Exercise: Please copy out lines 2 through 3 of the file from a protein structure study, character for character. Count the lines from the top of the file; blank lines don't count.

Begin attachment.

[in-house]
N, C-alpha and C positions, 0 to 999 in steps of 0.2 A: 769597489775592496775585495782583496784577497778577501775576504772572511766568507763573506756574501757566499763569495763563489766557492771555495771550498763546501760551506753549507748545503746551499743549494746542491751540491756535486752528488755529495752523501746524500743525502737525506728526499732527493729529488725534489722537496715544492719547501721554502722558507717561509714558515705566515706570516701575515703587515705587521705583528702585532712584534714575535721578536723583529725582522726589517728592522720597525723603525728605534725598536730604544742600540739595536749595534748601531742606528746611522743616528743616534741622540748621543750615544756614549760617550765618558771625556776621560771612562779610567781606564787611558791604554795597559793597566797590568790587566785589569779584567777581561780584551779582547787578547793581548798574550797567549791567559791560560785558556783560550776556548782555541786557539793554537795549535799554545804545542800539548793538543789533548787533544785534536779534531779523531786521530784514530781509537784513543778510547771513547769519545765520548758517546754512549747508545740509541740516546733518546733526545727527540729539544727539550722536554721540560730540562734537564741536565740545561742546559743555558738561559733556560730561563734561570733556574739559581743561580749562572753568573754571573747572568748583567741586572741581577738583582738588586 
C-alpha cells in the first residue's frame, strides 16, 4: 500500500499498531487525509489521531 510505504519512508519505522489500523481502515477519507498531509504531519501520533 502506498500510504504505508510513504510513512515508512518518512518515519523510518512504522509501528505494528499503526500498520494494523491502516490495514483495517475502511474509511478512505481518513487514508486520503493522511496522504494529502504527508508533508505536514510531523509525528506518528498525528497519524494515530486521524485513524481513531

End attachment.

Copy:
N, C-alpha and C positions, 0 to 999 in steps of 0.2 A: 769597489775592496775585495782583496784577497778577501775576504772572511766568507763573506756574501757566499763569495763563489766557492771555495771550498763546501760551506753549507748545503746551499743549494746542491751540491756535486752528488755529495752523501746524500743525502737525506728526499732527493729529488725534489722537496715544492719547501721554502722558507717561509714558515705566515706570516701575515703587515705587521705583528702585532712584534714575535721578536723583529725582522726589517728592522720597525723603525728605534725598536730604544742600540739595536749595534748601531742606528746611522743616528743616534741622540748621543750615544756614549760617550765618558771625556776621560771612562779610567781606564787611558791604554795597559793597566797590568790587566785589569779584567777581561780584551779582547787578547793581548798574550797567549791567559791560560785558556783560550776556548782555541786557539793554537795549535799554545804545542800539548793538543789533548787533544785534536779534531779523531786521530784514530781509537784513543778510547771513547769519545765520548758517546754512549747508545740509541740516546733518546733526545727527540729539544727539550722536554721540560730540562734537564741536565740545561742546559743555558738561559733556560730561563734561570733556574739559581743561580749562572753568573754571573747572568748583567741586572741581577738583582738588586 
C-alpha cells in the first residue's frame, strides 16, 4: 500500500499498531487525509489521531 510505504519512508519505522489500523481502515477519507498531509504531519501520533 502506498500510504504505508510513504510513512515508512518518512518515519523510518512504522509501528505494528499503526500498520494494523491502516490495514483495517475502511474509511478512505481518513487514508486520503493522511496522504494529502504527508508533508505536514510531523509525528506518528498525528497519524494515530486521524485513524481513531